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Design007-Oct2022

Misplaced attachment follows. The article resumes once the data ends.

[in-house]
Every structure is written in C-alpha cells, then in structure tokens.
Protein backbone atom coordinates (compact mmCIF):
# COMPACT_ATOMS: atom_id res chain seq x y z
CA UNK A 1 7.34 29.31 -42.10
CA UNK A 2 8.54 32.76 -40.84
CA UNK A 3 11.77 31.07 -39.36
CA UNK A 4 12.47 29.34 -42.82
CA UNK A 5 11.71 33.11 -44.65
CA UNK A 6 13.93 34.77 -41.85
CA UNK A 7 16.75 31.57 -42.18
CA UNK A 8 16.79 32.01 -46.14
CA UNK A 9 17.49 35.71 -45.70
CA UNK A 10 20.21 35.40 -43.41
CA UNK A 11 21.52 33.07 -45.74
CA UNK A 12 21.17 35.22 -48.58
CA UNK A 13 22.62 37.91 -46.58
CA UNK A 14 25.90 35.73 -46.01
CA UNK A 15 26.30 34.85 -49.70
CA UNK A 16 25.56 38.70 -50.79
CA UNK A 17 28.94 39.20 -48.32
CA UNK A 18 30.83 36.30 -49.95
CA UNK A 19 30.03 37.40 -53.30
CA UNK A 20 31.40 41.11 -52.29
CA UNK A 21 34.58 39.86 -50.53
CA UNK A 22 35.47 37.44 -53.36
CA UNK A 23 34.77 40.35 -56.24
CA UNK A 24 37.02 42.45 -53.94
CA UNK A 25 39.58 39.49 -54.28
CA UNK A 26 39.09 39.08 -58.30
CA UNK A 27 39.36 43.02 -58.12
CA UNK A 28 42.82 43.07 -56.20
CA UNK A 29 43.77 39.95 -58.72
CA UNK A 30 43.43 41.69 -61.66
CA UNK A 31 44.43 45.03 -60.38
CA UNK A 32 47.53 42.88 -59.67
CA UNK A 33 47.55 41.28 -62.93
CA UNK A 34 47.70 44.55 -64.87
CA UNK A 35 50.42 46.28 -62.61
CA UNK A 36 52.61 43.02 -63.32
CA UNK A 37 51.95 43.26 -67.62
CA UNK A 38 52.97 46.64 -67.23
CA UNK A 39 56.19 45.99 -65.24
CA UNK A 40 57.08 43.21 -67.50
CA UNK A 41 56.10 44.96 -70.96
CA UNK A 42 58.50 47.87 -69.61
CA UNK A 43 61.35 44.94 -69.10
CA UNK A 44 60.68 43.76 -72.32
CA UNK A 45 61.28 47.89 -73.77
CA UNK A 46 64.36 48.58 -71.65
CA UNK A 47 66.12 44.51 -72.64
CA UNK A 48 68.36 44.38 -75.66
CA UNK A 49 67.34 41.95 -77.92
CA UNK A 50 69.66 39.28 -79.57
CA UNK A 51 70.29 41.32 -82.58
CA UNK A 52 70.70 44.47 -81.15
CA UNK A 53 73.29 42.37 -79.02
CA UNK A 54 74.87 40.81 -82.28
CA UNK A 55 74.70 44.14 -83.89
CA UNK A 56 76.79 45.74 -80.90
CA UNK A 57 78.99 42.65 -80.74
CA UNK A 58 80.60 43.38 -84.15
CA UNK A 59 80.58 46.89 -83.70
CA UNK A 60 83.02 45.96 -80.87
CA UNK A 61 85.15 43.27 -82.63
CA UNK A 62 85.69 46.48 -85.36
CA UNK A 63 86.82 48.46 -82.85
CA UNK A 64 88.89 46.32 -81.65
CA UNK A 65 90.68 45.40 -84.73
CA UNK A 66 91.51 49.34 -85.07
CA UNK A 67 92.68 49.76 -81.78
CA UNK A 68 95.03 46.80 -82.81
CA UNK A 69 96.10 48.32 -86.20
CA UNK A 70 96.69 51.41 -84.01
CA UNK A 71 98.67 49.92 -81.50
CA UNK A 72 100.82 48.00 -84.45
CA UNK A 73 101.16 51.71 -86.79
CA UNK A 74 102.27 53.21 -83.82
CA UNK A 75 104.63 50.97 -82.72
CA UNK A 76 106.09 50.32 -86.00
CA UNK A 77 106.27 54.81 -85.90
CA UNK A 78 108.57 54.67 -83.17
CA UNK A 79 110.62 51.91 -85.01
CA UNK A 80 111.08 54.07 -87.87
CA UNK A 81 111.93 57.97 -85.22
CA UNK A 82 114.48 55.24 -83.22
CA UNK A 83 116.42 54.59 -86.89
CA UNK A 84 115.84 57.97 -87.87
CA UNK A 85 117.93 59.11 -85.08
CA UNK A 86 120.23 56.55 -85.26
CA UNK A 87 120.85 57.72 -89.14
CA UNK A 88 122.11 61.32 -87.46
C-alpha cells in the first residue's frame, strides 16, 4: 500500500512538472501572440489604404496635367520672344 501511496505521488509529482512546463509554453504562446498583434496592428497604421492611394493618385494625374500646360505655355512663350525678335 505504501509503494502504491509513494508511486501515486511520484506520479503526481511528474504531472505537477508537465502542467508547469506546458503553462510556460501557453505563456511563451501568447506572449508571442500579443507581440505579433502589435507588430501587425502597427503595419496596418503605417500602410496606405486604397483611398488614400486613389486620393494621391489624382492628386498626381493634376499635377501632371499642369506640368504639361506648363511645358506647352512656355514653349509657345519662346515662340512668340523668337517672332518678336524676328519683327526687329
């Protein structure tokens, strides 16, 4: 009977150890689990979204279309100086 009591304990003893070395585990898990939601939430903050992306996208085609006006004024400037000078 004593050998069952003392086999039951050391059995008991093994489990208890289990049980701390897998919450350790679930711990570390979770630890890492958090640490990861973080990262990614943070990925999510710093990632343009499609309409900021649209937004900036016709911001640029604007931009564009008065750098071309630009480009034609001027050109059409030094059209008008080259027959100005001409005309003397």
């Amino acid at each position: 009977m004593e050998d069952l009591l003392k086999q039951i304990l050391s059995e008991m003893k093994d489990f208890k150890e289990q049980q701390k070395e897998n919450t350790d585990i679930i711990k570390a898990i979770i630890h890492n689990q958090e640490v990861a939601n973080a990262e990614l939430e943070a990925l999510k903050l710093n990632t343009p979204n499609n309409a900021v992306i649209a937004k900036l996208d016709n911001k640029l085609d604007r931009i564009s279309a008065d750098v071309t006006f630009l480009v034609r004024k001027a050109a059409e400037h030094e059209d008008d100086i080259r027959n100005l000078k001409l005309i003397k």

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OCTOBER 2022 I DESIGN007 MAGAZINE 61 vertical scale; using the proper termination components, the peak impedance was reduced by at least a factor of two. Conclusion Power planes provide a convenient means to connect multiple loads to a single power rail, but they introduce a series of modal reso- nances. e resonances can be suppressed by many bypass capacitors, or by using sufficiently thin dielectrics or by placing termination com- ponents along the plane periphery. DESIGN007 References 1. For an introductory overview and summary, see for instance, https://byjus.com/physics/maxwells- equations. 2. "Is Power Integrity the Next Black Magic?" Key- note webinar talk at E-learning By Cadence, April 12, 2021. 3. "Those Pesky Half-Wave Resonances," by Gus- tavo Blando, Signal Integrity Journal, Oct. 19, 2021. 4. "Microstrip antenna technology," by K.R. Carver and J.W. Mink, IEEE Transactions on Antennas and Propagation, AP-29, 1981, pp. 2-24. 5. Frequency Domain Characterization of Power Distribution Networks, Artech House, July 2007, ISBN-13: 978-1-59693-200-5. 6. "SUN's Experience with Thin and Ultra-Thin Laminates for Power Distribution Applications," DesignCon 2006, Santa Clara, CA, Feb. 6–9, 2006. 7. "Distributed Matched Bypassing for Power Dis- tribution Network," IEEE Tr. CPMT, August 2002. 8. "Impact of Power Plane Termination on System Noise," DesignCon 2021, San Jose, CA, Aug. 16–18, 2021. Istvan Novak is the principal sig- nal and power integrity engineer at Samtec with over 30 years of experience in high-speed digital, RF, and analog circuit and sys- tem design. He is a Life Fellow of the IEEE, author of two books on power integrity, and an instructor of signal and power integrity courses. He also provides a web- site that focuses on SI and PI techniques. To read past columns, click here. In a recent study, a team of scientists from Tokyo University of Science (TUS) and The Uni- versity of Tokyo in Japan reported a remarkably simple way to synthesize heterolayer coordi- nation nanosheets. Composed of the organic ligand, terpyridine, coordinating iron and cobalt, these nanosheets assemble themselves at the interface between two immiscible liquids in a peculiar way. To synthesize the heterolayer coordination nanosheets, the team first created the liquid-liq- uid interface to enable their assembly. They dis- solved tris(terpyridine) ligand in dichloromethane ( C H 2 C l 2 ) , a n o r g a n i c l i q u i d t h a t d o e s n o t m i x w i t h w a t e r. T h e y then poured a solution of water and ferrous tetrafluoroborate, an iron-containing chemi- cal, on top of the CH 2 Cl 2 . After 24 hours, the first layer of the coordina- tion nanosheet, bis(terpyridine)iron (or "Fe-tpy"), formed at the interface between both liquids. Following this, they removed the iron-contain- ing water and replaced it with cobalt-containing water. In the next few days, a bis(terpyridine) cobalt (or "Co-tpy") layer formed right below the iron-containing one at the liquid-liquid inter- face. The team made detailed observations of the heterolayer using various advanced techniques, such as scanning electron microscopy, X-ray pho- toelectron spectroscopy, atomic force micros- copy, and scanning transmission electron micros- copy. They found that the Co-tpy layer formed neatly below the Fe-tpy layer at the liquid-liquid interface. Moreover, they could control the thick- ness of the second layer depending on how long they left the synthesis process run its course. (Source: Tokyo University of Science) At the Water's Edge: Self-assembling 2D Materials at a Liquid-Liquid Interface

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